Grants:IdeaLab/Money parity

Money parity
For historical articles: The Wiki engine needs a way of making an entry of a dollar amount, which can be automatically updated to approximate today's dollars.

For instance an article I was reading had a value of \$135,000 in 1977. Few younger readers will know what this is approximately in todays dollars (it is about \$650,000 in Australia) This is a very easy calculation for an engine like Wiki to perform, provided it has a special category for inflation amounts, and knows from statistical sources what multiplier to apply.

This would need to exist on the Wiki Page in the form of a small panel inserted into the article, which would be headed, say "Currency Approximations." The multiplication amount would need to be upgraded from standard resources about once a year in most countries. Any amount (with a date) entered into this panel would then be automatically updated and displayed as, say My example:

[US\$135,000 in 1977 = US\$650,000 in today's dollar]

The same idea could be used for conversion factors between national currencies. Entering American Dollar figures and get the Approximate English pound equivalent, for instance.

[US\$135,000 in 1977= UK£400,000 today]
I see a lot of value here for Historical articles, economic and business articles. People don't need any exact conversion in most cases; they simply want enough information to make some judgement of scale.
contact emailstewart_fistoptusnet.com.au
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created on12:25, 12 June 2016 (UTC)

Project idea

What is the problem you're trying to solve?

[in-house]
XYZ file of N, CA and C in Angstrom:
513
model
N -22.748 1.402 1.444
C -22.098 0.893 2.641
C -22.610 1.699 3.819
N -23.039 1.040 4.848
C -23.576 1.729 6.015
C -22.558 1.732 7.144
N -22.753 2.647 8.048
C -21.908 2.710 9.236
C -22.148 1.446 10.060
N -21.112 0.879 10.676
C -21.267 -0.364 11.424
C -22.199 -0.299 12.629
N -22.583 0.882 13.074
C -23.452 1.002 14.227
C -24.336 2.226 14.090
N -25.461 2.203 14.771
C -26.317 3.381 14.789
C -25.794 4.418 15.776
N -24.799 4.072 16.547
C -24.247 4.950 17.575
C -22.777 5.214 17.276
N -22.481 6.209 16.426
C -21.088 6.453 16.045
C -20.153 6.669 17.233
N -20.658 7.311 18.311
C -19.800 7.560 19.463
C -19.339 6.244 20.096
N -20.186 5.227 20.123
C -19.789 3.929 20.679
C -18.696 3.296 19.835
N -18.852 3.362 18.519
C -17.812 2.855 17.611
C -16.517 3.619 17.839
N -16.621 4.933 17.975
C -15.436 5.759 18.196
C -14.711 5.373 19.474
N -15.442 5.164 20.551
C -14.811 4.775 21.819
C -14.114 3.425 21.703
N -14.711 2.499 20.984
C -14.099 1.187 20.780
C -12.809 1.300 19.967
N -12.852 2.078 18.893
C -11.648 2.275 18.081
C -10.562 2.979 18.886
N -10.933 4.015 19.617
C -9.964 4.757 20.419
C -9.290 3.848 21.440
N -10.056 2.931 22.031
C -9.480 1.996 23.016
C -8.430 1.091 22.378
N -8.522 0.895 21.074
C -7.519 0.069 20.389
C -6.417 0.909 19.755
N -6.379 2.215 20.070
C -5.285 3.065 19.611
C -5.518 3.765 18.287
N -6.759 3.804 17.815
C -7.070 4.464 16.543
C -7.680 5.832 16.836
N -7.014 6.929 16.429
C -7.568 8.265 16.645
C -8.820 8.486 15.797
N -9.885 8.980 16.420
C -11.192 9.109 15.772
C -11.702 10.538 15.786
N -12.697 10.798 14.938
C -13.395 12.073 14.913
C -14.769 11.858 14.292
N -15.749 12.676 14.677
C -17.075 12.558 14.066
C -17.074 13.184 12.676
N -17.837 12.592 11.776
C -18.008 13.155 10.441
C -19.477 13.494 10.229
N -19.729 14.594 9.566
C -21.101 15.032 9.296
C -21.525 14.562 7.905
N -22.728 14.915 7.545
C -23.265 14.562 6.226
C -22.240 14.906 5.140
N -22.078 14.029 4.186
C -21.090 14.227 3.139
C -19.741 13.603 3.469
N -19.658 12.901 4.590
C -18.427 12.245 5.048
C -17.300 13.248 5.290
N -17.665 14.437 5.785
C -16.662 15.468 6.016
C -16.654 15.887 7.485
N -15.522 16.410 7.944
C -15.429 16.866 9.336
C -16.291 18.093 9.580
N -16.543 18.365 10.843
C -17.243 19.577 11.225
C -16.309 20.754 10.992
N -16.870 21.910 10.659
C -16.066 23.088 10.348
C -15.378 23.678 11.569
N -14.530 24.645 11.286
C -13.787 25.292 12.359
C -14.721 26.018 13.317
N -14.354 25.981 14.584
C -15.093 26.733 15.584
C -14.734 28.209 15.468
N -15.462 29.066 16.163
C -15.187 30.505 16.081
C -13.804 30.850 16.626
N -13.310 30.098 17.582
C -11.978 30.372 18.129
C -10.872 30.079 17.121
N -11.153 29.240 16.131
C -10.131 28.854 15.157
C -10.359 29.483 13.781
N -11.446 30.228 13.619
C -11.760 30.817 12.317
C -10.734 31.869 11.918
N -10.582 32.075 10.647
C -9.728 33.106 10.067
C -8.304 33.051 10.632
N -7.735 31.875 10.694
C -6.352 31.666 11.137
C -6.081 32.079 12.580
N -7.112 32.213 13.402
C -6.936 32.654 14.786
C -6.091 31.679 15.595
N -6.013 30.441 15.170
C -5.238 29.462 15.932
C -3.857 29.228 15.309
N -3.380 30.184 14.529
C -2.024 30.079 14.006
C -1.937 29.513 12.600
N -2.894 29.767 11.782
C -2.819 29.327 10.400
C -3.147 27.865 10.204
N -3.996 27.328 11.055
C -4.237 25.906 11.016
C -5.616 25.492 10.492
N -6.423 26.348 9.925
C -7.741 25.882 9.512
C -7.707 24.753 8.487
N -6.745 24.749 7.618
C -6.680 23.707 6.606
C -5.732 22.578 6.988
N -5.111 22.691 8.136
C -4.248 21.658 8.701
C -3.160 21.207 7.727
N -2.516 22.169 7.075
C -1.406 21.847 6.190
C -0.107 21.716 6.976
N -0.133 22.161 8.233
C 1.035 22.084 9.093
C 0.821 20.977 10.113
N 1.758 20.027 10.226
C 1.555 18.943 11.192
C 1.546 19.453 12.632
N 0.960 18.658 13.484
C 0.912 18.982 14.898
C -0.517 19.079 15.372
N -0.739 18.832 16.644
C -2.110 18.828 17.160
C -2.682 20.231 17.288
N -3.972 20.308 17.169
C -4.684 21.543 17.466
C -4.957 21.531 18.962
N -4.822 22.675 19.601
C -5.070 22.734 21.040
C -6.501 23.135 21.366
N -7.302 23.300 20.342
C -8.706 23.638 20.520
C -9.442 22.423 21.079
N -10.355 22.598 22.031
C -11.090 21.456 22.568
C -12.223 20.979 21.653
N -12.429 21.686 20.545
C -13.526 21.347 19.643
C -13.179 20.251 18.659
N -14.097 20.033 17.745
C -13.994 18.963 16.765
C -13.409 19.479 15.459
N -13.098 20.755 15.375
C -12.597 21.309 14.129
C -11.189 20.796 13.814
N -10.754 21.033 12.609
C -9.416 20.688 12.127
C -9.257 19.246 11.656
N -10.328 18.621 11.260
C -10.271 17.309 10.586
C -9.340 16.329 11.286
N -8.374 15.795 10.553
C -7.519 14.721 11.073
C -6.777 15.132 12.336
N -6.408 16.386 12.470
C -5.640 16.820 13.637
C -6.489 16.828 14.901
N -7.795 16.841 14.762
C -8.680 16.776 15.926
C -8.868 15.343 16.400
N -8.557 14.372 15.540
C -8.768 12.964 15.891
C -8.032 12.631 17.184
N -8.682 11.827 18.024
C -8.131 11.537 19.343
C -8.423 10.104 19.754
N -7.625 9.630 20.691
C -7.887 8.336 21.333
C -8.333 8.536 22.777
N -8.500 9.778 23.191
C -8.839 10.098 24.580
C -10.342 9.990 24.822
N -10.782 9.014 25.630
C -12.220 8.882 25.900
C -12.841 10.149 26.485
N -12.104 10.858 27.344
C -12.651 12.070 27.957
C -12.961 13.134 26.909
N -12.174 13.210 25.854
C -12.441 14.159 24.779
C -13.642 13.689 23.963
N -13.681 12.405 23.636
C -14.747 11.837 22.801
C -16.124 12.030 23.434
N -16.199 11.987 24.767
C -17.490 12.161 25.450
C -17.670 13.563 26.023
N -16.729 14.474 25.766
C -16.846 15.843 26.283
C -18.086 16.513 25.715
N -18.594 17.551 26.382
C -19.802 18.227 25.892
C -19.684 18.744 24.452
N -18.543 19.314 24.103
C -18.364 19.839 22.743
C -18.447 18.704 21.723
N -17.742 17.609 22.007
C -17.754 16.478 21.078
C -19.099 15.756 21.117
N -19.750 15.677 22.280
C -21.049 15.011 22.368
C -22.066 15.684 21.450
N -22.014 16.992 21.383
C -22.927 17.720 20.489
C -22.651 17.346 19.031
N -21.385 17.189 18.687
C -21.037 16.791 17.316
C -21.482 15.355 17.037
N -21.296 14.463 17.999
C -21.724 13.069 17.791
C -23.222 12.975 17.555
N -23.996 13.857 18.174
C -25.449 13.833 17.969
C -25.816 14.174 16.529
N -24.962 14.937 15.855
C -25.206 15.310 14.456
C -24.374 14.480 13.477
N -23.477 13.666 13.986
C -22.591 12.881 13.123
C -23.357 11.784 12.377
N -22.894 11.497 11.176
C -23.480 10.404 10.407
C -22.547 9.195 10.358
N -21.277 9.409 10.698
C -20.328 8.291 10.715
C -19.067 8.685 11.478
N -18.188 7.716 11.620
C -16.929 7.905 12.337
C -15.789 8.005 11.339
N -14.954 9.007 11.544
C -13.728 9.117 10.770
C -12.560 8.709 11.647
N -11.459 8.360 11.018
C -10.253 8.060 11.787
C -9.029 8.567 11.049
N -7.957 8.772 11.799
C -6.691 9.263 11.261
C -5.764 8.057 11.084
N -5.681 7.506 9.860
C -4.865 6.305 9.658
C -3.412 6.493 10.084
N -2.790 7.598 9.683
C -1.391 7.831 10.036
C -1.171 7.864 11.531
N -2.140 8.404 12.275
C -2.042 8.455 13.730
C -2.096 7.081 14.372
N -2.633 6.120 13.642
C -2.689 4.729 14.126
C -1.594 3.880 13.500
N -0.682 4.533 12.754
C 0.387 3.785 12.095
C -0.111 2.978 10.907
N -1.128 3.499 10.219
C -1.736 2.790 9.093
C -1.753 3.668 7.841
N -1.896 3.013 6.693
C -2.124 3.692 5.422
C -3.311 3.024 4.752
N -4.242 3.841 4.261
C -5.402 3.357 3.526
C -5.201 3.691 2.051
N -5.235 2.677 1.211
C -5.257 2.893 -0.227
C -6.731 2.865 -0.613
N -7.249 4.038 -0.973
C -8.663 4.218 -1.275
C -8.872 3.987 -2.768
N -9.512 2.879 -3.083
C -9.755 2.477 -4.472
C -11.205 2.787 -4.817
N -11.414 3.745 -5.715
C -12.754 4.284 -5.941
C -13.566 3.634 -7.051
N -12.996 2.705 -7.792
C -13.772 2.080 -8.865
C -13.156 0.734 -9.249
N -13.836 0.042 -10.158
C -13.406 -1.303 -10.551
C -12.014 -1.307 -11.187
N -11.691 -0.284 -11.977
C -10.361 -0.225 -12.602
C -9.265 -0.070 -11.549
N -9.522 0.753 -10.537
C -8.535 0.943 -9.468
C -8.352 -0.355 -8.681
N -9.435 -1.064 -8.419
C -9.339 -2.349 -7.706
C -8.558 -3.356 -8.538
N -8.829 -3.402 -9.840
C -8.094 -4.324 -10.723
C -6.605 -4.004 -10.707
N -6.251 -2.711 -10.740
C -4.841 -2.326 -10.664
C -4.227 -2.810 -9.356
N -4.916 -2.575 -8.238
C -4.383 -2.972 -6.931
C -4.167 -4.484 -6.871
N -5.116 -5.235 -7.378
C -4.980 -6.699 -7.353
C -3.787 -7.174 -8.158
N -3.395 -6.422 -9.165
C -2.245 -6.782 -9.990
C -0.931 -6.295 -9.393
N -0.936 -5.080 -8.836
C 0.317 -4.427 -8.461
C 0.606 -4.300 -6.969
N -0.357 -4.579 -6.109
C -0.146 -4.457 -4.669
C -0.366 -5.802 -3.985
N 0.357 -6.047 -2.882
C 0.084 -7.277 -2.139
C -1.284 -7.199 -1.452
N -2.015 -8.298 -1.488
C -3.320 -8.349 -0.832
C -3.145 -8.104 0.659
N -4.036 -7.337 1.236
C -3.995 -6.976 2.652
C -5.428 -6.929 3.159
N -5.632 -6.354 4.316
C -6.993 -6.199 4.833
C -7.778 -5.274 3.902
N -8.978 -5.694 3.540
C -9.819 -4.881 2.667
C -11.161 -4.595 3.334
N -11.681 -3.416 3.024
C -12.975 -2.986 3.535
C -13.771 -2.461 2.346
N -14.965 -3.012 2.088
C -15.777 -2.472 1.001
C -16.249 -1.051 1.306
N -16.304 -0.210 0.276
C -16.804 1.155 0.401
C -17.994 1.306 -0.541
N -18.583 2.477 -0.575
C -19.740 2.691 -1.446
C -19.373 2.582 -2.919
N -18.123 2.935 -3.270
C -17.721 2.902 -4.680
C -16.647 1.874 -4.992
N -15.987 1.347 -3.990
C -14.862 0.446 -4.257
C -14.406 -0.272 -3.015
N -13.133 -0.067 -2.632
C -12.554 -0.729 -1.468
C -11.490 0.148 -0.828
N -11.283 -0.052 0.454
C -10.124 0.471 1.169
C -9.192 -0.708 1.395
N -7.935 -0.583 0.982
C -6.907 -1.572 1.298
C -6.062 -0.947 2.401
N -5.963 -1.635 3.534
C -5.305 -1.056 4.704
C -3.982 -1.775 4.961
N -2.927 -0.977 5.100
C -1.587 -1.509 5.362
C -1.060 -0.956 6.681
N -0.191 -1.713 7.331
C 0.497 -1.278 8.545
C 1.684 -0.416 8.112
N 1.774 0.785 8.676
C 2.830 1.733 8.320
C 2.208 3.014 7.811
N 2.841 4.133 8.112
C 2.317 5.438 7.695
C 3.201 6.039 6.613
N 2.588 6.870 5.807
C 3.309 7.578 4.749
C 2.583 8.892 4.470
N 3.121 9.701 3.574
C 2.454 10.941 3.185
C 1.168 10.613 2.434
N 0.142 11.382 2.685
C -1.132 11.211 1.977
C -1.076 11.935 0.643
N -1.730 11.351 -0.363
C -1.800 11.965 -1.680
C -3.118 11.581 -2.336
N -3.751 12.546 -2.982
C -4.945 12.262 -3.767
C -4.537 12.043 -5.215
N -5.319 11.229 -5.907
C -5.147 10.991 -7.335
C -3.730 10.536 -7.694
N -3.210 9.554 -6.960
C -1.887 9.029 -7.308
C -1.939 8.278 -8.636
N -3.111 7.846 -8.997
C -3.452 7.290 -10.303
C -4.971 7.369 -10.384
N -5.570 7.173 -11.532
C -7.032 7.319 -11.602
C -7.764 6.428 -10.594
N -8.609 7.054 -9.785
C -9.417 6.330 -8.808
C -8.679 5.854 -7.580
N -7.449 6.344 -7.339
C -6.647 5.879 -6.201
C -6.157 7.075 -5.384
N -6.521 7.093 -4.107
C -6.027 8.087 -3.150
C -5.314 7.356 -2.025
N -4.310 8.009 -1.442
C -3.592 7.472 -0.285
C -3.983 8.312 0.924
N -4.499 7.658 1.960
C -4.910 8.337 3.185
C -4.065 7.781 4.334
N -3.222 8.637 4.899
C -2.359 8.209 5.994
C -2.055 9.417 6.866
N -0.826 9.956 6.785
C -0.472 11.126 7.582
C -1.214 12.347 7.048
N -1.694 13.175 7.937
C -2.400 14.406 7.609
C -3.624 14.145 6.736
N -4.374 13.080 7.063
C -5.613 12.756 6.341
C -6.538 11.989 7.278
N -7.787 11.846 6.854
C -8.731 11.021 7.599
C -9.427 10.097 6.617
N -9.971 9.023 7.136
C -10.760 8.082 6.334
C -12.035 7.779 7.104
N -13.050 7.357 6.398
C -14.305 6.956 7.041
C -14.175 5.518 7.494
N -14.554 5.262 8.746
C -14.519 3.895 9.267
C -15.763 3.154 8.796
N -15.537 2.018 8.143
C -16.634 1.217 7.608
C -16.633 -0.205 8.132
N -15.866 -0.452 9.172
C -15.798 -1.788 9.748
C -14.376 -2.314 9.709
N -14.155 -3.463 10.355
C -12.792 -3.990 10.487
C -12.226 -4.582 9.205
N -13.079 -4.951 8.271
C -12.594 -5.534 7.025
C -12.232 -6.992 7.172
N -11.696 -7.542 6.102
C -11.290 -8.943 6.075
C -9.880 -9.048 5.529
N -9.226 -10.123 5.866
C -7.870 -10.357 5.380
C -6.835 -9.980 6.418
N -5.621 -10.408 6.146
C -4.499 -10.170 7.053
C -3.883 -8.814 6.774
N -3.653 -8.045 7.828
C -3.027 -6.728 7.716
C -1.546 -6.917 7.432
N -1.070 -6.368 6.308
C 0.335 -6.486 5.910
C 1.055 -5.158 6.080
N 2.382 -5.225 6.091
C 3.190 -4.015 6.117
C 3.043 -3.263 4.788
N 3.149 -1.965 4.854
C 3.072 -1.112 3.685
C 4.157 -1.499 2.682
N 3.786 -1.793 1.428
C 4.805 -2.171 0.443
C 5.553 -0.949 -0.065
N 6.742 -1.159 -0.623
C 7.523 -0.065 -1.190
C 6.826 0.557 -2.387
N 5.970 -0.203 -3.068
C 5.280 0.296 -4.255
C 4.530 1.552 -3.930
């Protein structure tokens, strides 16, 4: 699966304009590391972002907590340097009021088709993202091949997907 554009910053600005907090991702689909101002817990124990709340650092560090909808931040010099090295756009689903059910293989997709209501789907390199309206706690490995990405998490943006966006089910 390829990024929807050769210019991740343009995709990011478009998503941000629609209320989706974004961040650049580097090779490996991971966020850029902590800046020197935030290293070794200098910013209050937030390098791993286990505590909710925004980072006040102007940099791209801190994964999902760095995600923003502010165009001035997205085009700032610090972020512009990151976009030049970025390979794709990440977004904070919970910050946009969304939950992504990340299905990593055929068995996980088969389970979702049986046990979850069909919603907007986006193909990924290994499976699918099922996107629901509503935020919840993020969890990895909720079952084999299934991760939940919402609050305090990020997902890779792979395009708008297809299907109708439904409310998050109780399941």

The problem in reading a lot of historical and economic material (both on-line and on paper) is that the reader often has no sense of the inflationary effect on a national currency, or of the conversion rate between currencies. Therefore the value of the information is lost. When told an author earned \$35,000 from a book in 1977, many readers would not be able to judge whether this was exceptionally large, or just normal for an interesting book. In fact it is exceptionally large.

When someone writes that the author earned 50,000 yen in 1977, I just have no idea whether this amount would have bought a large hotel, or a small car.

It gets worse in real historical articles. Henry VII paid 35 shillings for a horse. Was this enormously expensive? or was it trivial for the wealthy?

Given basic information (updated for each currency, say once or twice a year) the Wiki computers can make these conversions very easily. The programming is very simple. All it needs is some database from which to extract the conversion factors. Such tables exist already in all economies for dealing with the last century.

It gets more difficult in taking the same idea back a century or two, however. Money-value probably then needs to be spelled out in terms of the weekly average wage of (say) an engine driver, or a labourer. It may need referal to a table where a few different salaries, prices, etc. can be displayed for the year and the country.

Project goals

Historical comparison material will be easier to understand -- especially for younger readers who haven't lived in days when a good weekly wage was \$25. I bought my first house in one of Sydney's inner suburbs for \$8,200 on this wage.

[Note how difficult it is to work out how this compares with today's economy.
It is a bit over 6 years full salary because the house had a demolition order on it.]